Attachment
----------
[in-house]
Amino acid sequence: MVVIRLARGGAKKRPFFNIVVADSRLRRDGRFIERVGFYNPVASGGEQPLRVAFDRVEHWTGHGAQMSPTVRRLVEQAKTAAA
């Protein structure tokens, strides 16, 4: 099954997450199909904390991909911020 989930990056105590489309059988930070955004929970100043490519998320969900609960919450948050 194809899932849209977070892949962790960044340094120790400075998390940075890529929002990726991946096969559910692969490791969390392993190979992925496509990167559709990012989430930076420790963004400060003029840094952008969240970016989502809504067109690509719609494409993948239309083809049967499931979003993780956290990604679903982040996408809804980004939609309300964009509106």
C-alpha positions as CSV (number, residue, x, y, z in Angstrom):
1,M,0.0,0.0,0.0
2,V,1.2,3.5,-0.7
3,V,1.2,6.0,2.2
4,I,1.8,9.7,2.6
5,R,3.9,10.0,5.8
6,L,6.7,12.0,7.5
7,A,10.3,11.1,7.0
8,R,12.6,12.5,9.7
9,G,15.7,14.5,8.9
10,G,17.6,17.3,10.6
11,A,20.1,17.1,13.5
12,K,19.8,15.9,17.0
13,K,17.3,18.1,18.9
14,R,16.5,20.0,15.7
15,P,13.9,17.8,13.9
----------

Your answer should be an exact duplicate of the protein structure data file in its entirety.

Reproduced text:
[in-house]
Amino acid sequence: MVVIRLARGGAKKRPFFNIVVADSRLRRDGRFIERVGFYNPVASGGEQPLRVAFDRVEHWTGHGAQMSPTVRRLVEQAKTAAA
């Protein structure tokens, strides 16, 4: 099954997450199909904390991909911020 989930990056105590489309059988930070955004929970100043490519998320969900609960919450948050 194809899932849209977070892949962790960044340094120790400075998390940075890529929002990726991946096969559910692969490791969390392993190979992925496509990167559709990012989430930076420790963004400060003029840094952008969240970016989502809504067109690509719609494409993948239309083809049967499931979003993780956290990604679903982040996408809804980004939609309300964009509106």
C-alpha positions as CSV (number, residue, x, y, z in Angstrom):
1,M,0.0,0.0,0.0
2,V,1.2,3.5,-0.7
3,V,1.2,6.0,2.2
4,I,1.8,9.7,2.6
5,R,3.9,10.0,5.8
6,L,6.7,12.0,7.5
7,A,10.3,11.1,7.0
8,R,12.6,12.5,9.7
9,G,15.7,14.5,8.9
10,G,17.6,17.3,10.6
11,A,20.1,17.1,13.5
12,K,19.8,15.9,17.0
13,K,17.3,18.1,18.9
14,R,16.5,20.0,15.7
15,P,13.9,17.8,13.9